- Participate in another blog related “challenge” – I signed up for and started Courtney’s 2012 Closeout Workout Challenge but mono / sickness kinda side lined me. I did a lot but I kinda stopped checking in and probably didn’t hit 2012 reps. That’s ok! I’m currently participating in the PB Fingers Crock Pot Challenge (try 10 new crock pot recipes by the end of February) and Gretchen Rubin’s 21 Day Relationship Challenge (every day she emails one tip to improve your relationships and so far I am LOVING it)
- Participate in at least three volunteer opportunities – Hmm let’s see… I volunteered at DC Central Kitchen with my coworkers in December, which I LOVE. I also technically volunteered with Girls on the Run DC for their fall 5K in early December, but it was not a positive experience to put it lightly. I’m not going to say more b/c I won’t “knock” an awesome charity on my blog, but I’d like to get at least two more volunteer opportunities in before the end of the winter. I am fund-racing for Back on my Feet for the marathon in March, so I’m hoping maybe a volunteer opportunity could come out of that as well.
- Practice yoga three times per week (even if it’s only for a few minutes) – This still isn’t going THAT well. I’m doing yoga more than I was in the fall but I’m still not at 3 x per week. I have started going to a studio occasionally, which definitely helps. I want to focus on grabbing 10 free minutes to practice instead of not doing it at all.
- Tackle the “little tasks” right away (“One minute rule”) – This little mantra has totally stuck with me… it’s awesome. Taking care of my space feels so much less arduous 🙂 Big success on this one.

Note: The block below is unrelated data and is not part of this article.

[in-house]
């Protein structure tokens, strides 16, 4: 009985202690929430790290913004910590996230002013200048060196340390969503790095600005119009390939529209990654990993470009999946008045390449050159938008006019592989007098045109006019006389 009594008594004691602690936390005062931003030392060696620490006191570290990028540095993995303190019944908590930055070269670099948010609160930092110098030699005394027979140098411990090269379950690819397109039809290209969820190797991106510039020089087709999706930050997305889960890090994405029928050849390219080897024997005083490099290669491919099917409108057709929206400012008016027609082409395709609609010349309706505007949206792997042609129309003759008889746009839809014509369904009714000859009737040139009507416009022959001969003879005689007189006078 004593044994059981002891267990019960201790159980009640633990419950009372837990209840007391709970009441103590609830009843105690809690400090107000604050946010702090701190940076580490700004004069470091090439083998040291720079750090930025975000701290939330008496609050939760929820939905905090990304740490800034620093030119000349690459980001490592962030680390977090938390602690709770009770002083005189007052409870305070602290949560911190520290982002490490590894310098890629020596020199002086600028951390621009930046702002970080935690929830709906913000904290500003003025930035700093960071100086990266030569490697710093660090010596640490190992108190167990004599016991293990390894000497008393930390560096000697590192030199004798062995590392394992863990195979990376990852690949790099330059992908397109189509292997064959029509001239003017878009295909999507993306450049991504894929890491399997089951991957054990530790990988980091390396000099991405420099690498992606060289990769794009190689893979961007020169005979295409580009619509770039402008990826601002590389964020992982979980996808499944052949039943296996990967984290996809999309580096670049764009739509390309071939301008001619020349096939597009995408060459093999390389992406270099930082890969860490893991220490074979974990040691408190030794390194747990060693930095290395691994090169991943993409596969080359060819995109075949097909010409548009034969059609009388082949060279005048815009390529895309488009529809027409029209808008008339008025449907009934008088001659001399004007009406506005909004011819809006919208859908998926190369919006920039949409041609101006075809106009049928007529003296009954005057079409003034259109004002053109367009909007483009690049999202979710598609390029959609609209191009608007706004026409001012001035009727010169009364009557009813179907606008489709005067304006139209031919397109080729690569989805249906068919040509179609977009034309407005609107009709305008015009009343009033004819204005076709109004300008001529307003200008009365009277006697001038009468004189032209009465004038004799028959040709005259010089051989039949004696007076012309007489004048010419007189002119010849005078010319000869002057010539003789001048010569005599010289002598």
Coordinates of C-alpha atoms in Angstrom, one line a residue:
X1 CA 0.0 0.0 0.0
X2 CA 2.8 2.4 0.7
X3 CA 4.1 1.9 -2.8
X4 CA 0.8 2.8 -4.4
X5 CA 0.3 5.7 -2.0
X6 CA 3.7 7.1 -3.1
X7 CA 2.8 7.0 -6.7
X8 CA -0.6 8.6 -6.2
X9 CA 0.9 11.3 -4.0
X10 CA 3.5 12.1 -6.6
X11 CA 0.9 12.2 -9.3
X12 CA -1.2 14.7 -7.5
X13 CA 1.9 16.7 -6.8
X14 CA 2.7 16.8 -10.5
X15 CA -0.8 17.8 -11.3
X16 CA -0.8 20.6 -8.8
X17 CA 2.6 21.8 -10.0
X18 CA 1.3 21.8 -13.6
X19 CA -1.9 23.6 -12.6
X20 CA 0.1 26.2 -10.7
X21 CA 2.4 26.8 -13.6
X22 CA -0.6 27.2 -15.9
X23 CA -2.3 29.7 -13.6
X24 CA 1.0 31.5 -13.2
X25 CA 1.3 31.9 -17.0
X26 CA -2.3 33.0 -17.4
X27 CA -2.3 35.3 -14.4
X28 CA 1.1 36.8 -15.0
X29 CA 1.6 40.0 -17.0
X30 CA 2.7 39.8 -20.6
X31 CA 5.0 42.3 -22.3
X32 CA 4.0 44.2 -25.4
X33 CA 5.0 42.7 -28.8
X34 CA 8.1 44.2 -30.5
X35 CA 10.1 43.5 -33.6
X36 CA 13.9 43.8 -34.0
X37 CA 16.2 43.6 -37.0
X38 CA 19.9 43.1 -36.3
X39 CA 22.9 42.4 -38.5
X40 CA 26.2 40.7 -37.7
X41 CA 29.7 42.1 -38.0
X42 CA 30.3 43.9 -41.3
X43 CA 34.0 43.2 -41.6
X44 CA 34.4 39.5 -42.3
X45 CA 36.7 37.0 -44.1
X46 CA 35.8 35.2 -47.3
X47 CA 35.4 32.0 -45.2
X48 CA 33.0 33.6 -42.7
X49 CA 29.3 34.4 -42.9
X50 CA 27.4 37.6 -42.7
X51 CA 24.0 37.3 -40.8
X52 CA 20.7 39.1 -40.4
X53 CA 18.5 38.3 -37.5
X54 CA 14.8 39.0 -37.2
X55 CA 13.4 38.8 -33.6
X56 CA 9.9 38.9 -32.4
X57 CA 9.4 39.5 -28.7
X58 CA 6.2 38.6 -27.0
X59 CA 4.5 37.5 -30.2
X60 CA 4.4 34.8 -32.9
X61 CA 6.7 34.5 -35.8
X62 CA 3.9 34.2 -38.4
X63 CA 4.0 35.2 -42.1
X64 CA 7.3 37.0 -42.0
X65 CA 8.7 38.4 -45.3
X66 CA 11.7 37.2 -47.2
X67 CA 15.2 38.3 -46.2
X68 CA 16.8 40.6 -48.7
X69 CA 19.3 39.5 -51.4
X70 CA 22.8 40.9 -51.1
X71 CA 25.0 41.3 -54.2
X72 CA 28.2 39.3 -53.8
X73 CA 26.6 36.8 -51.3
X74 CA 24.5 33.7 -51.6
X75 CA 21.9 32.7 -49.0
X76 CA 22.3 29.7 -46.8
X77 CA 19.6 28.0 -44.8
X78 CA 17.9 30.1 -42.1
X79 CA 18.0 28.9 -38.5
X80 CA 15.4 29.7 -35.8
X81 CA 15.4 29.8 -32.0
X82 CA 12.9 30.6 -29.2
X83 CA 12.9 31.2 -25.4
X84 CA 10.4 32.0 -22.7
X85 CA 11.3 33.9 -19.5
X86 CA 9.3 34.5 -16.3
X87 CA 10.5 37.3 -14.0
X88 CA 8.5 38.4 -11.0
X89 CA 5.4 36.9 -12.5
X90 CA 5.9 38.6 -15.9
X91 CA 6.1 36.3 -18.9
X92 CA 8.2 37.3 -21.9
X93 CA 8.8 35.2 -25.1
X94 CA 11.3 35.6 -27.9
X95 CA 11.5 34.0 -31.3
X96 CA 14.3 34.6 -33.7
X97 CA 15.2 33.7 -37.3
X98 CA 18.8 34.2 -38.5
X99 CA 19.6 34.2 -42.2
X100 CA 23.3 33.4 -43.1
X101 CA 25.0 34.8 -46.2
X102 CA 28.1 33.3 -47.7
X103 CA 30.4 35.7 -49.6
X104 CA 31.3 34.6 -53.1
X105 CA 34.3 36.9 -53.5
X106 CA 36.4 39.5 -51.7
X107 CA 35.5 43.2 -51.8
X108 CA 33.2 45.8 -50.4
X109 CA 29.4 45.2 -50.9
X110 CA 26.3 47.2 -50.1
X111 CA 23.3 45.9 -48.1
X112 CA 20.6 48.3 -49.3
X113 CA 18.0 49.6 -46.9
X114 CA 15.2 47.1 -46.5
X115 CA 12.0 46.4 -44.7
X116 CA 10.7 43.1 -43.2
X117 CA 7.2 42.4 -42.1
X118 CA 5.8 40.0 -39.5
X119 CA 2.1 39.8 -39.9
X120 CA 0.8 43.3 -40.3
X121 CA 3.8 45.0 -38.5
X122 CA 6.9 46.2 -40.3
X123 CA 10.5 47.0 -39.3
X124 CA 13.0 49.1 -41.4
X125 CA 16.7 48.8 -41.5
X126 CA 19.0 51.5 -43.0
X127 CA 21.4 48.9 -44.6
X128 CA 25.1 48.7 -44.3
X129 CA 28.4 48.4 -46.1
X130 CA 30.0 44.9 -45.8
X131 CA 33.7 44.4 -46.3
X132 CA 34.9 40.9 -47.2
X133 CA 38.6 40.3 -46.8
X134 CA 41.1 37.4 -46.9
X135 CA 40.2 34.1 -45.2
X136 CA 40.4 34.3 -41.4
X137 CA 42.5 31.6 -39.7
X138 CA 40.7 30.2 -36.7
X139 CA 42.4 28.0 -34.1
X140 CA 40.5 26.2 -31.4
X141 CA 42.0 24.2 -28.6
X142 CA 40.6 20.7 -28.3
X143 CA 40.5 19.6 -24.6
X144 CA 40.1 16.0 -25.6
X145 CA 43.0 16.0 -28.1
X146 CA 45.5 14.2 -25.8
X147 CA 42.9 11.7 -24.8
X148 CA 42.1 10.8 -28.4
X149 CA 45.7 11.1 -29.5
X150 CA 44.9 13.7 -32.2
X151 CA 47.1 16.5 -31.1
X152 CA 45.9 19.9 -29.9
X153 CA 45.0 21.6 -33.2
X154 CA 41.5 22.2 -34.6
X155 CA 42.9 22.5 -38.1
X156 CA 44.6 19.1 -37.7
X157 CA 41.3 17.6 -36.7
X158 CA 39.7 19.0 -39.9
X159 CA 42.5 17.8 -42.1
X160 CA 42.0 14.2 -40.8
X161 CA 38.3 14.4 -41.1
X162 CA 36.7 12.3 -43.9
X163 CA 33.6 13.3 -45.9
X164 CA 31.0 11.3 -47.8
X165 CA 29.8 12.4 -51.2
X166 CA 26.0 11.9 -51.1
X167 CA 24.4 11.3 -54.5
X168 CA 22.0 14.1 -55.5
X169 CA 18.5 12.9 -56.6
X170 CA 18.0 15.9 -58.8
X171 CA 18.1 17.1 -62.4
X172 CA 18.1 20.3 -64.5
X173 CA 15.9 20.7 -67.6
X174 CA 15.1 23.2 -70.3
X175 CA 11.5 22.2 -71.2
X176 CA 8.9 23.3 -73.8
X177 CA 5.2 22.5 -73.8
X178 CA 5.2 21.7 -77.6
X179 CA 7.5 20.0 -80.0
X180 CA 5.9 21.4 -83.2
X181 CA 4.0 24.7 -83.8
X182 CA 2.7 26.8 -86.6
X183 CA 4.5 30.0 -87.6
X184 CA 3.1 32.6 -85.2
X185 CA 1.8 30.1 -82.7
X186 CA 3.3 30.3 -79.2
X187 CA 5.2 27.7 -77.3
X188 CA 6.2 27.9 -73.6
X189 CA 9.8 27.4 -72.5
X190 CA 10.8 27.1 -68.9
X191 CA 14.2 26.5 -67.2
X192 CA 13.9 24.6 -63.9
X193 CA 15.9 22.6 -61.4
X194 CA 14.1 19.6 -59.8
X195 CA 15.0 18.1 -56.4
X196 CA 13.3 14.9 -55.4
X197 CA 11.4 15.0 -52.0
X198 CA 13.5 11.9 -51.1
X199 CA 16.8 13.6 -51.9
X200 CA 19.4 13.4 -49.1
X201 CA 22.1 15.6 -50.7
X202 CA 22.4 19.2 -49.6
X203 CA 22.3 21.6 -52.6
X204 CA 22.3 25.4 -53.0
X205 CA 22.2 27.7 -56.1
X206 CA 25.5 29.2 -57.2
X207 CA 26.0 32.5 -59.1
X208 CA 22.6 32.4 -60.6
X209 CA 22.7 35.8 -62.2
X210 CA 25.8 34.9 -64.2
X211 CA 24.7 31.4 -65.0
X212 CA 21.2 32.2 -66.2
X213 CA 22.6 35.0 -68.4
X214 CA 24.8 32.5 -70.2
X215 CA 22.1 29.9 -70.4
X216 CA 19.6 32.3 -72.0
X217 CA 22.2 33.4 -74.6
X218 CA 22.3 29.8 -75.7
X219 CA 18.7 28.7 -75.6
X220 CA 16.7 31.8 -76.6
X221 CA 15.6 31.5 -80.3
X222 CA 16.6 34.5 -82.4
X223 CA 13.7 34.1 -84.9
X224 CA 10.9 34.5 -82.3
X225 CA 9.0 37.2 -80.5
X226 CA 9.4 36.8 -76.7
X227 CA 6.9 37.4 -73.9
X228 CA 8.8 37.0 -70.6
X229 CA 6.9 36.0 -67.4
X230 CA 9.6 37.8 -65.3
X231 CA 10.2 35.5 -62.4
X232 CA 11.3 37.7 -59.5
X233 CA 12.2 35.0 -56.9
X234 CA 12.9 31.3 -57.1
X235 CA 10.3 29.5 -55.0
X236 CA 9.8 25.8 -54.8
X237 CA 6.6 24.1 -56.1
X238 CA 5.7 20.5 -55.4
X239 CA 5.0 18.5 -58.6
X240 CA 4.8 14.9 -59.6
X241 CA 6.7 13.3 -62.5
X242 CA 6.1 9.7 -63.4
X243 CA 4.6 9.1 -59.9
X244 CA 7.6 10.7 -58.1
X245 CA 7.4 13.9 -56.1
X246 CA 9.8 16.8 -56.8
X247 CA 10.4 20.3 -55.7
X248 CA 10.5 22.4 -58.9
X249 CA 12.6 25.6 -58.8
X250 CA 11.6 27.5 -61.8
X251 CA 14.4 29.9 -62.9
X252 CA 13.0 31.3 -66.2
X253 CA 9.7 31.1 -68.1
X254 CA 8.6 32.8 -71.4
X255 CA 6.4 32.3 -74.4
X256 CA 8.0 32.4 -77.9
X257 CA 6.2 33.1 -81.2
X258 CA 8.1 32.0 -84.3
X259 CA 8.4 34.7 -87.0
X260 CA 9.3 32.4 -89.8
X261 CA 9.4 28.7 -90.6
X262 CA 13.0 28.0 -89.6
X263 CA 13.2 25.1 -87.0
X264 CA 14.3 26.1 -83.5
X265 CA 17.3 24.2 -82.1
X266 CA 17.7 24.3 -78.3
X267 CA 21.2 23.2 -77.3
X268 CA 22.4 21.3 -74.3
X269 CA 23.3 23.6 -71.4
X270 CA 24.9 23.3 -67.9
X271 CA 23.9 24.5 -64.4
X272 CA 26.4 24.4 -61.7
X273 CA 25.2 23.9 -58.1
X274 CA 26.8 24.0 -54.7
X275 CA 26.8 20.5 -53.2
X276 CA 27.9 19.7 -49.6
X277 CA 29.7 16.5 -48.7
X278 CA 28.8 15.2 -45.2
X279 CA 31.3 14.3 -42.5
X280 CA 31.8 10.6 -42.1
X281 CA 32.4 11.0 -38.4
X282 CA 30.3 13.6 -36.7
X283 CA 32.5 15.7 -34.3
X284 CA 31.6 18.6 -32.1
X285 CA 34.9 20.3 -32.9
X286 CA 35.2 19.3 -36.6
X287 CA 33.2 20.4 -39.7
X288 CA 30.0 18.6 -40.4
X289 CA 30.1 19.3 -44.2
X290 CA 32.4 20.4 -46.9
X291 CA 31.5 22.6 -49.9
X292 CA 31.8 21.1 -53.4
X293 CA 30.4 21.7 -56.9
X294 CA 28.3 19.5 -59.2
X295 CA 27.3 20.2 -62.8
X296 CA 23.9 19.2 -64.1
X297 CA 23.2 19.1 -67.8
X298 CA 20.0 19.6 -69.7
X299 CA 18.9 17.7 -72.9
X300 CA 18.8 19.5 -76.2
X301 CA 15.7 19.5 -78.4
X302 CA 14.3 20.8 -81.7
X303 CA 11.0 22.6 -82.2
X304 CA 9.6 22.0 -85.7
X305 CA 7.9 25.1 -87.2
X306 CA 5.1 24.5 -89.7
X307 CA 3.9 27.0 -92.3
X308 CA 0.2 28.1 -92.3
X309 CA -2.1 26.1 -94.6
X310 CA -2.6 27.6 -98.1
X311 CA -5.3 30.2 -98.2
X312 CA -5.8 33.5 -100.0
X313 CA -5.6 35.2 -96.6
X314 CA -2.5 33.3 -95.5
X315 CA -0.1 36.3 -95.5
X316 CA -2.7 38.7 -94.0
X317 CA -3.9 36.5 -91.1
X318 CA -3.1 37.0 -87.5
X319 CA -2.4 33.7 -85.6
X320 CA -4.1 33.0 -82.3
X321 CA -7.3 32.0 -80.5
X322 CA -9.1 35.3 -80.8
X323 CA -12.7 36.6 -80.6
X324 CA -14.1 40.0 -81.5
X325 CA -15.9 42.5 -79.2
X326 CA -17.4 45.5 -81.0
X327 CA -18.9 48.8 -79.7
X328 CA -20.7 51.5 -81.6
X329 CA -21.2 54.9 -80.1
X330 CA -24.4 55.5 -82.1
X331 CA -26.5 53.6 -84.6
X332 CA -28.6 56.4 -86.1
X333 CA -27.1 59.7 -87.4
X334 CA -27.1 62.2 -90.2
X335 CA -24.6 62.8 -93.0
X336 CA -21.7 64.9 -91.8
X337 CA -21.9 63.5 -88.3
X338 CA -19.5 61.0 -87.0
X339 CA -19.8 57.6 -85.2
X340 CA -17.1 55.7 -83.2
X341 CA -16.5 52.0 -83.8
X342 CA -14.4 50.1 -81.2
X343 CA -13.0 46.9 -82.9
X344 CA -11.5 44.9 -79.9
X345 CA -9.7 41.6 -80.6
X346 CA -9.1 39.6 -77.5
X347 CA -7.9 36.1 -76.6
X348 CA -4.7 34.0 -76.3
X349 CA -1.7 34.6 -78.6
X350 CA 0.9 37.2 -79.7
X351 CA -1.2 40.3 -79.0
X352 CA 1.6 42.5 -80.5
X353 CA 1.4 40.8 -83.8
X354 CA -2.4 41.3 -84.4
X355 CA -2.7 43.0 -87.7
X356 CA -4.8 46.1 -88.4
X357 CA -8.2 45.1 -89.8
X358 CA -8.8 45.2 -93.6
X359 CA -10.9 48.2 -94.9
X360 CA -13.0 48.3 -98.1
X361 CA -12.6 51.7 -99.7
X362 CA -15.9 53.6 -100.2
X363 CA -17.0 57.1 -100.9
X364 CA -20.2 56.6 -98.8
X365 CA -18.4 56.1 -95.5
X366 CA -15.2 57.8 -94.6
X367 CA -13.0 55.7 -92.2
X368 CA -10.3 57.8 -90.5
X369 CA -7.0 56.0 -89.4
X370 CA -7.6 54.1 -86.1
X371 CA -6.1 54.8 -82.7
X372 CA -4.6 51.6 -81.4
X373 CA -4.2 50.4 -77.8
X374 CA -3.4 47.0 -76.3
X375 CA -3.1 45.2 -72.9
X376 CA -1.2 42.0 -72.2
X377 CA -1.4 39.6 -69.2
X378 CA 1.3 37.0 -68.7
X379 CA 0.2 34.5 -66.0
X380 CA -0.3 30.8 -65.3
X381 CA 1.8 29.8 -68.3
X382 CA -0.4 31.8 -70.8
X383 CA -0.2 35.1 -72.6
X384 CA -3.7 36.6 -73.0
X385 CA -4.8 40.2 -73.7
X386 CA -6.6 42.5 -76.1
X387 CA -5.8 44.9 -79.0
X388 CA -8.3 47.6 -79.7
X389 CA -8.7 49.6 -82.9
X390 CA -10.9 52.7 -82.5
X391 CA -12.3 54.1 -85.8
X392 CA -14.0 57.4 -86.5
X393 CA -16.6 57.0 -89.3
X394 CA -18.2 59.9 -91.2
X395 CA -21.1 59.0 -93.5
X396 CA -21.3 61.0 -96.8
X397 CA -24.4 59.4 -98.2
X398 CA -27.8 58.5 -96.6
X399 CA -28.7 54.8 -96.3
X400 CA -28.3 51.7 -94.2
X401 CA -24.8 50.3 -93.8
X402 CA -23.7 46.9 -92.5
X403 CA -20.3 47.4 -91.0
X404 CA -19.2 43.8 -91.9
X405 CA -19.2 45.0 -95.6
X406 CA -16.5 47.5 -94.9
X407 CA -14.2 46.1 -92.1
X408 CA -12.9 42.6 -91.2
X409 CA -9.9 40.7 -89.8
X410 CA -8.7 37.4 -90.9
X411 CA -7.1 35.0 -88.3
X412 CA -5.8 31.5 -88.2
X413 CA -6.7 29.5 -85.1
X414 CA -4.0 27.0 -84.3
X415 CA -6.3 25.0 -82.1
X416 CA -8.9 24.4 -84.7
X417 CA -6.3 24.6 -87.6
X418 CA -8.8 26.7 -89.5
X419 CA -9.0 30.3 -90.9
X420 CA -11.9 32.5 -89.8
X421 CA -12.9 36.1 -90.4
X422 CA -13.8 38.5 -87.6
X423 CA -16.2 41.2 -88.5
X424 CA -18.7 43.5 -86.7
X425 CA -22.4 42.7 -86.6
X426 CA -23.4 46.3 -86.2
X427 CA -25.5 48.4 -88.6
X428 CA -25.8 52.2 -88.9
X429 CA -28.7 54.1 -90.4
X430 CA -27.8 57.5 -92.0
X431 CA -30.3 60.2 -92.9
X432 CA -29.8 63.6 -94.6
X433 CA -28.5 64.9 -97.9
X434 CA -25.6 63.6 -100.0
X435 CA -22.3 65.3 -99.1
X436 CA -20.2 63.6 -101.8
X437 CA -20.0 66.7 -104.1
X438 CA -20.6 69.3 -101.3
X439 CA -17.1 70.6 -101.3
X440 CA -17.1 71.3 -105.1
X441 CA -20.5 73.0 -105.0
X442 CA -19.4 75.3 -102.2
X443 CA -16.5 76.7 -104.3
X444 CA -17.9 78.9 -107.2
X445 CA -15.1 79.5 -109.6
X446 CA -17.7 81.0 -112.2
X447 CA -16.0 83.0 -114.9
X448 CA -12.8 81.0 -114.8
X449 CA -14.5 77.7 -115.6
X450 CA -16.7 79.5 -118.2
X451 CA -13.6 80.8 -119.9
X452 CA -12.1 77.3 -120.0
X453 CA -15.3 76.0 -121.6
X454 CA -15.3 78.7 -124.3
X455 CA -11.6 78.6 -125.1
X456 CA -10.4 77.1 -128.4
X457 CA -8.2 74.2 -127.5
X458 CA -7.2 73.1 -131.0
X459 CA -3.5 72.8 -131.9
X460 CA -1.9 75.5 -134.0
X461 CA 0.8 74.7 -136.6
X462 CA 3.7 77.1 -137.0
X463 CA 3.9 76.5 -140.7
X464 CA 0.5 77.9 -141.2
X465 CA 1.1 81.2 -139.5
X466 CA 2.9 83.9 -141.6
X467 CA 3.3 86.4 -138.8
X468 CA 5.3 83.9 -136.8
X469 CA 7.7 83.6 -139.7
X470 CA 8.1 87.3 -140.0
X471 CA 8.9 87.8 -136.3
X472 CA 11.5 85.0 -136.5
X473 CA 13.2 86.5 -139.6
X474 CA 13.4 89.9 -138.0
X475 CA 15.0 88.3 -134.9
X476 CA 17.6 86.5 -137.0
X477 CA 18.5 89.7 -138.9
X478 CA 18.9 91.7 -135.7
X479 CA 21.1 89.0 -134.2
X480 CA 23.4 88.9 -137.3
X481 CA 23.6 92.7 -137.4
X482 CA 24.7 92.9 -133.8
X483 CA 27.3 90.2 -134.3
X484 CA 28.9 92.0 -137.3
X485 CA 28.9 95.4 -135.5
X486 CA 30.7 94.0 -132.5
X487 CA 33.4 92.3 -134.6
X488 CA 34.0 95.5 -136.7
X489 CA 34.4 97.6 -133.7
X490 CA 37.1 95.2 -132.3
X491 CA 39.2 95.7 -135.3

- Go skiing at least three times (weather permitting) – Well unfortunately, Mike’s doctor has recommended he not ski until end of January (just incase his spleen was still swollen and he had a bad spill), which definitely puts a damper on these plans! We’re still hoping to go a couple times in February to get some skiing in this season.
- Try three new restaurants in our neighborhood – Hmm let’s see. We have tried an Indian place in our neighborhood with another couple so I guess that’s only one? Need to identify two others and make it happen!
- Tackle a new ethnic cuisine at home – Haven’t tackled this yet. I’ve been more focused on my baking task. Still want to try making dosas. Or perhaps something Asian like dumplings or summer rolls? I was intrigued by this recipe on Cupcakes and Cashmere.
- Learn more about wine – Bahahaha… nope. Still clueless. I did buy a bottle of red wine at Trader Joe’s today that was 40 cents more expensive than the cheapest bottle… does that count??? But seriously… someone teach me (preferably for free?)
- Spend Wisely – This is one of my favorite resolutions of the season actually! Normally my relationship with money is so singularly focused on saving / frugality. I always felt guilty after any splurge and scrimped in places it didn’t really make sense. I’ve really enjoyed everything I’ve purchased and have been able to do that while still being financially responsible. FTW!